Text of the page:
So let’s start off with the AMD XP 2200+. The true clock speed of the 2200+ is 1.8GHz. As you probably know by now, AMD changed their marketing of their chips to reflect how the performance relates to Intel’s chips. The chip is manufactured at a 0.13-micron process, which is a die-shrink from their previous chips. The smaller die means cooler performance and less voltage needed to run the CPU. The Socket A processor front side bus speed is still at 266MHz and the voltage needed to make the processor hum is 1.65V. In comparison, my Duron 1.2GHz needed 1.76V to work. So I have a faster processor that should run cooler and utilizing less power with AMD’s move to the smaller die size. I’d make sure to check with your board manufacturer to see if it is compatible and sometimes it just needs a BIOS update to get it to work.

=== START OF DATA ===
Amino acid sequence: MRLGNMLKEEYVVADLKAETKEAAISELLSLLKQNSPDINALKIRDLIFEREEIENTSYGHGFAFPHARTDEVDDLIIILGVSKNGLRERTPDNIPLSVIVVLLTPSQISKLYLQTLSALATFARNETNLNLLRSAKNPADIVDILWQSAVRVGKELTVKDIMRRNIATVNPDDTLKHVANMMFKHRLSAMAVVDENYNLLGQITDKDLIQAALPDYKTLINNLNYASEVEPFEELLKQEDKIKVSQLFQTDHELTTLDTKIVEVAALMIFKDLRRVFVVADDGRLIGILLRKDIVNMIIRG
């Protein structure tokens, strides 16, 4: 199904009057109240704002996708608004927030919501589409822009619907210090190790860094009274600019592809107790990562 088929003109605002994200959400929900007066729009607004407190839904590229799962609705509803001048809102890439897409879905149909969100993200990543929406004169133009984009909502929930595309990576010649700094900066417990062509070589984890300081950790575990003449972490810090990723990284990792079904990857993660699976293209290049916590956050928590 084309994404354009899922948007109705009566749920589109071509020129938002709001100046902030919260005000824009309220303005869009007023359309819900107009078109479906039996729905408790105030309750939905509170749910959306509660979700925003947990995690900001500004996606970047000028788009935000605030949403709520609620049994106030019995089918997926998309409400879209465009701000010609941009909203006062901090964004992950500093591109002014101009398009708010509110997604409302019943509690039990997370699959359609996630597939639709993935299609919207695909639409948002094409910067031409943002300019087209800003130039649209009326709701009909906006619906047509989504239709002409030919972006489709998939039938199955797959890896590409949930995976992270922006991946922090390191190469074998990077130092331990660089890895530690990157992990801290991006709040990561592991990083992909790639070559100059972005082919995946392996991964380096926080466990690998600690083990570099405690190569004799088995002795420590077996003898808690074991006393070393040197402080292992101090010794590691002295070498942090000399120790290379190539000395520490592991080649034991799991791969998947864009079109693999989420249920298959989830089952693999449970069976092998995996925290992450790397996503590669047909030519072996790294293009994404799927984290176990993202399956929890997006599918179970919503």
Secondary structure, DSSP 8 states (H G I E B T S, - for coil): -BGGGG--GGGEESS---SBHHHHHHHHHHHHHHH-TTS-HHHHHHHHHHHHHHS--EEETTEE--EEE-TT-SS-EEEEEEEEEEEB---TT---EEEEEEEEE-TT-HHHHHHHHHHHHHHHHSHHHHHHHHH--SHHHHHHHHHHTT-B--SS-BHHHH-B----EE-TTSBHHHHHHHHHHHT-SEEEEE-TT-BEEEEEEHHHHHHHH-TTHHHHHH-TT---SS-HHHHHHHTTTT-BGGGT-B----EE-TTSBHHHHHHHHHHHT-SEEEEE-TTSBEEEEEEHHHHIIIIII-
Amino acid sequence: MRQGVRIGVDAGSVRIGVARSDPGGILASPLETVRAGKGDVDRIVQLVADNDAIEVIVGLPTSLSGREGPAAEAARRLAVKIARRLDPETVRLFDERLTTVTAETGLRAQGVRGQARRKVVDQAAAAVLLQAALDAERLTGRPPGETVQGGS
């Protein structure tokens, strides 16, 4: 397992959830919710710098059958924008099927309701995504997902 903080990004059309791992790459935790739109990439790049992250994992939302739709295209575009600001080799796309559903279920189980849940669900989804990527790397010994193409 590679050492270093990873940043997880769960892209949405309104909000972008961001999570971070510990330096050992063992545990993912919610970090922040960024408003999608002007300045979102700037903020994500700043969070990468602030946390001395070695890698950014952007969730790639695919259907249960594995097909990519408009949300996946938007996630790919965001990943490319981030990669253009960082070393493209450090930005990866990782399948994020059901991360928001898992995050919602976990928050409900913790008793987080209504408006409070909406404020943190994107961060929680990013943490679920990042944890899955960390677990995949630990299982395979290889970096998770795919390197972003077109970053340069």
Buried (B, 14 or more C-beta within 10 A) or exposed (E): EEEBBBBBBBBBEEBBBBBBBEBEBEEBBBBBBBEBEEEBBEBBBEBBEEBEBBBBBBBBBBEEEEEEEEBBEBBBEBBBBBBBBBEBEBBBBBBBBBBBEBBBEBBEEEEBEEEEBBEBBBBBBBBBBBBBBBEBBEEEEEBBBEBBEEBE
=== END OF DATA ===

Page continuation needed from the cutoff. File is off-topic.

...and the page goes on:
Let’s move onto the motherboard. This is my first MSI board having used Tyan, ASUS, and ABIT for most of my past upgrades. I’ve seen many good reviews on the MSI board so I decided too take the plunge. I was looking for a good motherboard with USB 2.0 support and the KT3 Ultra2 has that and much more. For starters, the board sports the VIA KT333 chipset for the northbridge and the VIA VT8235 chipset for the southbridge. The VT8235 has integrated Direct Sound AC97 audio, dual channel Ultra DMA 33/66/100/133 master mode EIDE controller, ACPI, and integrated USB 2.0 controller. There are three memory slots supporting 184-pin DDR DIMMs and with each holding a maximum of 1GB of ram for a maximum total of 3GB of ram. For expansion slots, there are five PCI slots, one AGP slot, and one Communication Network riser slot. Two IDE connectors give you up to four IDE device connections. For those who want to use Bluetooth, the KT3 Ultra2 offers an onboard Bluetooth connector that can be used by purchasing the Bluetooth module. USB 2.0 has a data rate of 480Mb/s compared to USB 1.1’s data rate of 12Mb/s and it’s backward compatible. The package includes a USB2.0 bracket that installs into one of the case slots and connects to the onboard connector. The bracket also has four LEDs that help diagnose problems with your computer. The combination of LEDs will let you know the status of your computer giving you an easy view of any problems that are occurring. Of course you’ll need easy access to the back of your computer to see this so maybe MSI should produce an indicator that fits on the front of the computer instead. The onboard sound offers 2, 4, or 6 channel sound and with the optional sound bracket you can also connect the computer to a receiver via an optical SPDIF jack.
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